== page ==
Victor Niederhoffer after he lost everything in the 1997 Asian Crisis

June 3, 2013 by Mick Weinstein

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The following remarkable video was edited from a longer Japanese documentary. Famed speculator and hedge fund manager Victor Niederhoffer is interviewed in his emptied-out mansion after he lost everything (“a staggering amount”) in the 1997 Asian Financial Crisis. Don’t miss the George Soros cameo with a bikini-clad woman. As Joshua Wallis notes, the video is “a reminder of the perils of leverage and the consequences of unpredictability.” Niederhoffer managed to dust himself off after this and achieve something of his former glory with his Matador Fund, which did very well until Niederhoffer blew up again in 2007. For more on Niederhoffer, see John Cassidy’s excellent 2007 New Yorker profile.

THE BLOW-UP ARTIST

Can Victor Niederhoffer survive another market crisis?

by John CassidyOCTOBER 15, 2007

Niederhoffer’s approach is eclectic. His funds, a friend says, appeal “to people like him: self-made people who have a maverick streak.” Read more of this post

Smithfield: How Sausage Was Made; Joseph W. Luter III transformed his family’s firm into a global giant

Updated June 5, 2013, 8:14 p.m. ET

Smithfield: How Sausage Was Made

‘Seeds Were Planted’ 7 Years Ago, Luter Says, When He Suggested Joint Venture to Shuanghui Chair

By DAVID KESMODEL

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Joseph W. Luter III transformed his family’s firm into a global giant

It was a brief meeting of the two most powerful people in pork. The encounter between Joseph W. Luter III, chairman of Smithfield Foods Inc.,SFD +0.33% the world’s largest pork processor, and Wan Long, chairman of Shuanghui International Holdings Ltd., known as “China’s No. 1 Butcher,” lasted only 90 minutes about seven years ago. Hosting Mr. Wan in his Manhattan apartment, Mr. Luter floated the idea of a joint venture, saying “we ought to do something together.” And that laid the foundation, Mr. Luter said in an interview this week, for a very different tie-up: last week’s $4.7 billion deal for Shuanghui to buy Smithfield in the biggest Chinese takeover of a U.S. company. “Seeds were planted,” the 73-year-old Mr. Luter said, “and sometimes it takes a while for seeds to germinate.” Read more of this post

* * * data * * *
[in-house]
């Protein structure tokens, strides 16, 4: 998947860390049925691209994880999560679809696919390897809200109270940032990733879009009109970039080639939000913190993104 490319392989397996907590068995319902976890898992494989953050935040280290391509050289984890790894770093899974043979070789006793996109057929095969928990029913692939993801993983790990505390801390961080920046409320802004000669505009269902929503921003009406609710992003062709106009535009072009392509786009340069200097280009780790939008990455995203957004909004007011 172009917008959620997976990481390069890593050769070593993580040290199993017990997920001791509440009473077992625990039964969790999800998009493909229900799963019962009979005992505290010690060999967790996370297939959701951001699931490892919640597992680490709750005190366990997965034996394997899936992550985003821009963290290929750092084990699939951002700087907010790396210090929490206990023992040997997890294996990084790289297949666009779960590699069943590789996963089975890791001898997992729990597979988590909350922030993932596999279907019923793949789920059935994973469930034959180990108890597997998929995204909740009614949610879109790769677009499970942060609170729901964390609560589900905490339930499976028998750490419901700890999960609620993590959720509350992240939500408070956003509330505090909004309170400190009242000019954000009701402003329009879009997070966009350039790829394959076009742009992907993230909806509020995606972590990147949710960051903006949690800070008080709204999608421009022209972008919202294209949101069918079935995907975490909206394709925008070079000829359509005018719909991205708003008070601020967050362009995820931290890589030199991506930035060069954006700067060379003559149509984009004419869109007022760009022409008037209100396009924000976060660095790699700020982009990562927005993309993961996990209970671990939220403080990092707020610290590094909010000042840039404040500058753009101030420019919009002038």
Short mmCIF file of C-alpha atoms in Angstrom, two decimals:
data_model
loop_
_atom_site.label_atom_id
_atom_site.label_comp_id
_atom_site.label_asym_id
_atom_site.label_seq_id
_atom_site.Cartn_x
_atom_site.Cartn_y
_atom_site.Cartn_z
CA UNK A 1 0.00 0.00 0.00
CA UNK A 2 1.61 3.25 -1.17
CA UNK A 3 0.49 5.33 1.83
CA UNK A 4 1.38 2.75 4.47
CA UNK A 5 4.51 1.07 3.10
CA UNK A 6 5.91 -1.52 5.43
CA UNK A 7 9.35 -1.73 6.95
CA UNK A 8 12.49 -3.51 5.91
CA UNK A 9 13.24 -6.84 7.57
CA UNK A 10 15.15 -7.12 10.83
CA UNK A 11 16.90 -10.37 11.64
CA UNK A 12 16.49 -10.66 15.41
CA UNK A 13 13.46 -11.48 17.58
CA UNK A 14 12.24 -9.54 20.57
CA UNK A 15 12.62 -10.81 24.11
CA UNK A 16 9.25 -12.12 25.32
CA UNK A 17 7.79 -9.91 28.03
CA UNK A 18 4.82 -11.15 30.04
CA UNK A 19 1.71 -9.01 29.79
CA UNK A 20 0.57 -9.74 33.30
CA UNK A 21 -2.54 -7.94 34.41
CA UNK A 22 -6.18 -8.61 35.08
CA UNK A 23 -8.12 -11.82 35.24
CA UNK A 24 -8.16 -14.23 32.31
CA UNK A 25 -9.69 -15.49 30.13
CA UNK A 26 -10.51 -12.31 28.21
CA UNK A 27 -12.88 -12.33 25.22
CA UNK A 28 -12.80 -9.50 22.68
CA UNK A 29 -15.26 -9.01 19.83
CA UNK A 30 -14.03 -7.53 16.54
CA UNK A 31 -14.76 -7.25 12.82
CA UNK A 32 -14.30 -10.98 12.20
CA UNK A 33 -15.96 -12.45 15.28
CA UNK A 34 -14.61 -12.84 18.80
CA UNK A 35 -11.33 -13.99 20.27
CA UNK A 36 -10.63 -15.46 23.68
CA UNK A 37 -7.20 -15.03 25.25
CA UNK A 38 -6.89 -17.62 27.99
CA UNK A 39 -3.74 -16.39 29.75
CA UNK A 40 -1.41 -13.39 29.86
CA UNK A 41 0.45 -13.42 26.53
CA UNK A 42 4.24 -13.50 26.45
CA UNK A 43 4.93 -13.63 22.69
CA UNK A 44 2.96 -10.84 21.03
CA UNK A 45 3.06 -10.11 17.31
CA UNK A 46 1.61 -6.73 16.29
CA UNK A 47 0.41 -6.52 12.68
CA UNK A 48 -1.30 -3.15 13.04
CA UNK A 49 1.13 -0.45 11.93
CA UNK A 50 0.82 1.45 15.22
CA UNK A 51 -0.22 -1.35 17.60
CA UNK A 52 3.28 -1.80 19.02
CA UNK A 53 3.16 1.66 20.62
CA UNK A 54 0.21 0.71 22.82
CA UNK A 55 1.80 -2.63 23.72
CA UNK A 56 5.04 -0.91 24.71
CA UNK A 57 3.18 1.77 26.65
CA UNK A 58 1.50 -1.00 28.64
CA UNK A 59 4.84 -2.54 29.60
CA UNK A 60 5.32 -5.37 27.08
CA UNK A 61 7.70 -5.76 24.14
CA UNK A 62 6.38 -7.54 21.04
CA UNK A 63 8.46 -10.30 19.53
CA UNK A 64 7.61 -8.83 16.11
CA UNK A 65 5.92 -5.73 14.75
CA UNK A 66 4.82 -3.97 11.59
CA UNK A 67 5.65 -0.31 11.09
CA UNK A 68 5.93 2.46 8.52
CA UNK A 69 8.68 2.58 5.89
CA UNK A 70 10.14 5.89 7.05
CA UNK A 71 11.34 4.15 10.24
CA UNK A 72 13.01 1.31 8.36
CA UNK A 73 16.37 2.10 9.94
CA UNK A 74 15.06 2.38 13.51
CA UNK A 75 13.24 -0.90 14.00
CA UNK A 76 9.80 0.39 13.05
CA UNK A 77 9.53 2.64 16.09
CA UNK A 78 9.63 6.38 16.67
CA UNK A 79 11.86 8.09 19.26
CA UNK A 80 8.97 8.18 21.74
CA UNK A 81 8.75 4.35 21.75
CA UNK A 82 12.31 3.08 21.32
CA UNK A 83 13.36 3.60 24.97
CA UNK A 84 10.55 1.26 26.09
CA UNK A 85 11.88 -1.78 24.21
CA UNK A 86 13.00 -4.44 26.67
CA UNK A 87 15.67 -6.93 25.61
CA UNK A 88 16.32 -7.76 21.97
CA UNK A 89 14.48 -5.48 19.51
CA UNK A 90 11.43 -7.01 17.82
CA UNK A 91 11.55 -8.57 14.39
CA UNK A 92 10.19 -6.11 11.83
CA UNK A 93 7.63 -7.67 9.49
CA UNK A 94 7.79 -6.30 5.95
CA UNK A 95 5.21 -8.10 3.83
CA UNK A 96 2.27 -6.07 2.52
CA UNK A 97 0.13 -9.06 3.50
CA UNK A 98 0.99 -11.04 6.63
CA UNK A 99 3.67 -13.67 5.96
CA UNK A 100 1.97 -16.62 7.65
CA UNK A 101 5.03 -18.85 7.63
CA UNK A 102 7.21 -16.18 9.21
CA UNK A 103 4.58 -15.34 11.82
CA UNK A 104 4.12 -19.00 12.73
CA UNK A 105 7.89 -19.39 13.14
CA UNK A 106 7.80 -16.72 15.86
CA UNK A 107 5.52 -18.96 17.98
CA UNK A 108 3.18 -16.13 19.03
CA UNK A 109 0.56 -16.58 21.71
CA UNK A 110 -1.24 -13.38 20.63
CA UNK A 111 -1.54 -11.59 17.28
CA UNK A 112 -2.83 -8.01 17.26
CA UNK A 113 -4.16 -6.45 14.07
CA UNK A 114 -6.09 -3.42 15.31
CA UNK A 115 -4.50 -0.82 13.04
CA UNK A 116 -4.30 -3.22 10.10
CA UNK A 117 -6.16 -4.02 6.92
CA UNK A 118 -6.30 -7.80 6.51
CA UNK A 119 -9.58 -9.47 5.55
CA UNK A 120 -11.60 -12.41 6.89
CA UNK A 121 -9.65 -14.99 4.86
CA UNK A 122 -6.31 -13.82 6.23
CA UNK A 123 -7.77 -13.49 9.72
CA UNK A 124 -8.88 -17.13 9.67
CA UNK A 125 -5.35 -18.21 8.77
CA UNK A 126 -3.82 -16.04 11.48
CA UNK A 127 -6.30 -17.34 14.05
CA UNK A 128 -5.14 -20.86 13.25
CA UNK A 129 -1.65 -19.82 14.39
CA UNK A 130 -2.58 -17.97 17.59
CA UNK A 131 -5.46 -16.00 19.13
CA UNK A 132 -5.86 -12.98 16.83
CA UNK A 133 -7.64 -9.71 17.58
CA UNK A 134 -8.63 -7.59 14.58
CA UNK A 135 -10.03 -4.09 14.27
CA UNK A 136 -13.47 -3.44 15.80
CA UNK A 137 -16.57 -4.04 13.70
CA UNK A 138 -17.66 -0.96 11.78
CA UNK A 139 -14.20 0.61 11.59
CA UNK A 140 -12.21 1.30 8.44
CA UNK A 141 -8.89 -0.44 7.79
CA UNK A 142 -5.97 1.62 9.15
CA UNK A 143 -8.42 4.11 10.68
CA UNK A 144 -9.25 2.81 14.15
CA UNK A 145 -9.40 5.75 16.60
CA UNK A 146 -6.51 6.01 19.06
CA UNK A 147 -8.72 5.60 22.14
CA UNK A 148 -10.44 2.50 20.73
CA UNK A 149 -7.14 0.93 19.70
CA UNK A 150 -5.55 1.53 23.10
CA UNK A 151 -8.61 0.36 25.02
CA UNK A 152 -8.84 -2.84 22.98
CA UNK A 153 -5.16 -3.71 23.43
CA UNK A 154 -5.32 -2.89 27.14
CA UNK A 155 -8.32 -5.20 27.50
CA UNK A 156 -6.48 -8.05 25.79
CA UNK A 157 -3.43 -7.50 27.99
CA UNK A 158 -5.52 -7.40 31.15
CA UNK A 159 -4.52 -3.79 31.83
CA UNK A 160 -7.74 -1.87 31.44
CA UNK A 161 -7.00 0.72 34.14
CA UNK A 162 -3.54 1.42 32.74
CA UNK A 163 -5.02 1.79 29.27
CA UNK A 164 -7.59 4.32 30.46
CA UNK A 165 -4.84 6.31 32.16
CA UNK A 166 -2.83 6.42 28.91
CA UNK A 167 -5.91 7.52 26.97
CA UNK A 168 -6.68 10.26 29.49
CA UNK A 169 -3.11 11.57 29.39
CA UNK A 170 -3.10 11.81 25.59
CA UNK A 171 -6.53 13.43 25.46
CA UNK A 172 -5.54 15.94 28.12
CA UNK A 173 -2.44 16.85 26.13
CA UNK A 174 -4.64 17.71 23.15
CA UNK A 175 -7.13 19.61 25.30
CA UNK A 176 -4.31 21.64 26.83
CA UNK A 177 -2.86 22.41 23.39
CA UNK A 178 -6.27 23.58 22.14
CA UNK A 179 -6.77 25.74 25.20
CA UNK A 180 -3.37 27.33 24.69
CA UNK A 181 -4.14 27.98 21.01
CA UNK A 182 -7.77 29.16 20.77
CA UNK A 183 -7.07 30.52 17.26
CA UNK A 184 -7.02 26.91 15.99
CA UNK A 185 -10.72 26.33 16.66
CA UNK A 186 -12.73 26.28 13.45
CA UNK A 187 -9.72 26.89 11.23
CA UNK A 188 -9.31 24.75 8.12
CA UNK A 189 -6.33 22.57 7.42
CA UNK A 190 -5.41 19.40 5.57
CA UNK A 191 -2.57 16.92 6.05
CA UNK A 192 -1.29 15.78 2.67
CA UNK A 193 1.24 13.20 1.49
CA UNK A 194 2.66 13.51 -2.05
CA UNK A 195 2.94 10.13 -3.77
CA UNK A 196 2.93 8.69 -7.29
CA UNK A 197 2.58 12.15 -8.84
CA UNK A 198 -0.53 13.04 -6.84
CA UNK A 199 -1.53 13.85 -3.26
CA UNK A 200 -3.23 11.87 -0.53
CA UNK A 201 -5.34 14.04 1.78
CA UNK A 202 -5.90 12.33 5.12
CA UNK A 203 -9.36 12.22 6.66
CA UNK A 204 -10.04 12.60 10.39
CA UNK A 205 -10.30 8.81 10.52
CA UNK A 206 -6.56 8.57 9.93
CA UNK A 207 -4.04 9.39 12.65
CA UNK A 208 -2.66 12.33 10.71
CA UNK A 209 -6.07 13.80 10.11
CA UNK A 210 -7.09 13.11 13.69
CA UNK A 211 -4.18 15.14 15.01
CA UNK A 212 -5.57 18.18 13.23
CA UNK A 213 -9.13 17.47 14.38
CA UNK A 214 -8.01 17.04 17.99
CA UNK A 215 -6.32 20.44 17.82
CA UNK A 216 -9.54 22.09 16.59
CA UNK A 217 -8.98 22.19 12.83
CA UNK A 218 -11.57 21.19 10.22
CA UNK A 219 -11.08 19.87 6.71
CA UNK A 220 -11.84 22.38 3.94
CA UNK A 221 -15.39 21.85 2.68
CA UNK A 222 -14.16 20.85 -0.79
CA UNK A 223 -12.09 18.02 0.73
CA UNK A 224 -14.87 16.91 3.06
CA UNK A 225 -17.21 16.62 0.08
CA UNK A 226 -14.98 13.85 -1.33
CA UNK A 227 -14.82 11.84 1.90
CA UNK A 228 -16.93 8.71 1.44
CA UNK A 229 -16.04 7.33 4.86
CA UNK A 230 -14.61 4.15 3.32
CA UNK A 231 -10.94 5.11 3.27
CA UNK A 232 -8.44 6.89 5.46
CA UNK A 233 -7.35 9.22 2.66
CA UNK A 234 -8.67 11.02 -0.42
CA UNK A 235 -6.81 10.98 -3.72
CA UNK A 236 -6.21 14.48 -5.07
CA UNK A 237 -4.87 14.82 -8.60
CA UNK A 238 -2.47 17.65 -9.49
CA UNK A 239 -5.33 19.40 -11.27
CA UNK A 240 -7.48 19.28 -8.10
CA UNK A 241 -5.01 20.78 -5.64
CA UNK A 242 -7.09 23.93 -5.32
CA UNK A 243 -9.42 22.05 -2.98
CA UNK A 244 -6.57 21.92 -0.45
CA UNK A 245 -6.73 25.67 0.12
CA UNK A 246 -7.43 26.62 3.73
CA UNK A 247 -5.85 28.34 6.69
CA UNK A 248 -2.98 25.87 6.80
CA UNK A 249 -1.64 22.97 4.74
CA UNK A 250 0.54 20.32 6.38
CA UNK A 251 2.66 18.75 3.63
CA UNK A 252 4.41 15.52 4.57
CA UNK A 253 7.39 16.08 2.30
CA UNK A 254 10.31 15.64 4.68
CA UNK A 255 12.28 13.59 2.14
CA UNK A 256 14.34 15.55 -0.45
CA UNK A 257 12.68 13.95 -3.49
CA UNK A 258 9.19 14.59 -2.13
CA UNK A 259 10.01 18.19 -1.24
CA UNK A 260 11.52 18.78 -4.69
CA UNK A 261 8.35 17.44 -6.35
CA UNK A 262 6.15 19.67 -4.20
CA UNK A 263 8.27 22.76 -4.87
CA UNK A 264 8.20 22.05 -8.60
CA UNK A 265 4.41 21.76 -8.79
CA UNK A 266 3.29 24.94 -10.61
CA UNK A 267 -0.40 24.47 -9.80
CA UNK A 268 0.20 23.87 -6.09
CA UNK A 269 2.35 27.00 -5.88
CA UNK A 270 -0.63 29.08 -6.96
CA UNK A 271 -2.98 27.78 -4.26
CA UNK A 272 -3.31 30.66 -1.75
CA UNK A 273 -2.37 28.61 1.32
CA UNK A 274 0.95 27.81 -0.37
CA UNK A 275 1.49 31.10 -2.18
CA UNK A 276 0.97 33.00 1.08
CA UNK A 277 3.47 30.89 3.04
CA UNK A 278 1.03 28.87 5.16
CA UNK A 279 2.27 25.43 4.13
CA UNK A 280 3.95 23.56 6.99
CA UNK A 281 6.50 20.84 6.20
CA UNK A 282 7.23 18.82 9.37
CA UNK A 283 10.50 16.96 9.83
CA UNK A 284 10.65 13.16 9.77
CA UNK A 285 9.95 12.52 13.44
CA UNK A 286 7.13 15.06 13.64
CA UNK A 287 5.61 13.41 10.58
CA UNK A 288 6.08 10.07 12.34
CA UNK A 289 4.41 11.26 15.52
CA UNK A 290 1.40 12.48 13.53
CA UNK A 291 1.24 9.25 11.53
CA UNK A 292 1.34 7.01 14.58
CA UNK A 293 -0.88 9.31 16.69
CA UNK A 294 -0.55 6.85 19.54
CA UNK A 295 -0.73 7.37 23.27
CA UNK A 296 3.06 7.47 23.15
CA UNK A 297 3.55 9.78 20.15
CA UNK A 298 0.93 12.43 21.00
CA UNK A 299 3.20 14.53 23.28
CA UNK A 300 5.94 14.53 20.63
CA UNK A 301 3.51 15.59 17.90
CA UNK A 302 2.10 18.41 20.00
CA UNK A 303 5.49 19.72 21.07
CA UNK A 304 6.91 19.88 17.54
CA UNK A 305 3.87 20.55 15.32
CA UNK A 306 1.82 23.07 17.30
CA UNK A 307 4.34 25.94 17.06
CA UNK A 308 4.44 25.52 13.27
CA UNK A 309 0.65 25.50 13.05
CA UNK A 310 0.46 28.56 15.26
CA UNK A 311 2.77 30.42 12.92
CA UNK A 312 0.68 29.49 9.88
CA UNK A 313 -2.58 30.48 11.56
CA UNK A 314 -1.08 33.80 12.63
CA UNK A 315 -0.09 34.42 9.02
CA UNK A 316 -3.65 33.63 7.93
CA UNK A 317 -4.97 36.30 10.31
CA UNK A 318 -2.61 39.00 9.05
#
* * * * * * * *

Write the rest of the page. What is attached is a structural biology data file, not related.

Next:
Moneysupermarket.com founder Simon Nixon lands £200m windfall; Businessman bored by accountancy cashes in after strong demand for shares in price comparison site

Moneysupermarket.com founder Simon Nixon lands £200m windfall

Businessman bored by accountancy cashes in after strong demand for shares in price comparison site

Rupert Neate

The Guardian, Wednesday 5 June 2013 23.45 BST

Simon Nixon

Simon Nixon, who founded the price comparison website Moneysupermarket.com. Photograph: Adrian Sherratt /Rex Features

Simon Nixon, the businessman who founded the price comparison siteMoneysupermarket.com after dropping out of studying accountancy at university because it was “boring”, has landed a £200m windfall.

Nixon – who had already banked a £100m fortune when the website joined the stock market in 2007 – has sold 100m shares, raising another £200m in cash.

Ferrari-loving Nixon, 45, will also collect about £20m from a dividend payout on his remaining 29% stake in the company. Nixon, who is understood to be relocating to Jersey for tax reasons, founded the website after quitting an accountancy course at Nottingham University because, according to an interview at the time of the flotation, “I hated it. It was boring.” Read more of this post